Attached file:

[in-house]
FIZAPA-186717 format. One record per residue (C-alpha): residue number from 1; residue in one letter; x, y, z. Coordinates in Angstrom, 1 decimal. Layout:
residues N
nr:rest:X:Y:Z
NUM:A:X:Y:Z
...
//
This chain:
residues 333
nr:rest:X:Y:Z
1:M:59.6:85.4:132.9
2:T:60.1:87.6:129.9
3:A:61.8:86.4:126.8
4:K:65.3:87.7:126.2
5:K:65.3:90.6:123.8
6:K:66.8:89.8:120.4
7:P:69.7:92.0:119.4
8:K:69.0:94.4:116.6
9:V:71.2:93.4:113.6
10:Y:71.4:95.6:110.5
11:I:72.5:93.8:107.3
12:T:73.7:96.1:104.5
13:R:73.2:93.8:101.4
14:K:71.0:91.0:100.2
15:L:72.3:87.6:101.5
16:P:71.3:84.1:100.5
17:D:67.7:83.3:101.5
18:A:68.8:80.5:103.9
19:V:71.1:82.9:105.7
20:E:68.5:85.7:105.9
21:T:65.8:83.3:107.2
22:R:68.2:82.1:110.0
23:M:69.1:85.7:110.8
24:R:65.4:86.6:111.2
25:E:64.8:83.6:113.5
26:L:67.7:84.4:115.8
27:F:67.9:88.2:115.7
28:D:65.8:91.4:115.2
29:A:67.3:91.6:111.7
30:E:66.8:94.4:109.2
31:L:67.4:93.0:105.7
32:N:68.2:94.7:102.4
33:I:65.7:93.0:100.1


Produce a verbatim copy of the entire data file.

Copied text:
[in-house]
FIZAPA-186717 format. One record per residue (C-alpha): residue number from 1; residue in one letter; x, y, z. Coordinates in Angstrom, 1 decimal. Layout:
residues N
nr:rest:X:Y:Z
NUM:A:X:Y:Z
...
//
This chain:
residues 333
nr:rest:X:Y:Z
1:M:59.6:85.4:132.9
2:T:60.1:87.6:129.9
3:A:61.8:86.4:126.8
4:K:65.3:87.7:126.2
5:K:65.3:90.6:123.8
6:K:66.8:89.8:120.4
7:P:69.7:92.0:119.4
8:K:69.0:94.4:116.6
9:V:71.2:93.4:113.6
10:Y:71.4:95.6:110.5
11:I:72.5:93.8:107.3
12:T:73.7:96.1:104.5
13:R:73.2:93.8:101.4
14:K:71.0:91.0:100.2
15:L:72.3:87.6:101.5
16:P:71.3:84.1:100.5
17:D:67.7:83.3:101.5
18:A:68.8:80.5:103.9
19:V:71.1:82.9:105.7
20:E:68.5:85.7:105.9
21:T:65.8:83.3:107.2
22:R:68.2:82.1:110.0
23:M:69.1:85.7:110.8
24:R:65.4:86.6:111.2
25:E:64.8:83.6:113.5
26:L:67.7:84.4:115.8
27:F:67.9:88.2:115.7
28:D:65.8:91.4:115.2
29:A:67.3:91.6:111.7
30:E:66.8:94.4:109.2
31:L:67.4:93.0:105.7
32:N:68.2:94.7:102.4
33:I:65.7:93.0:100.1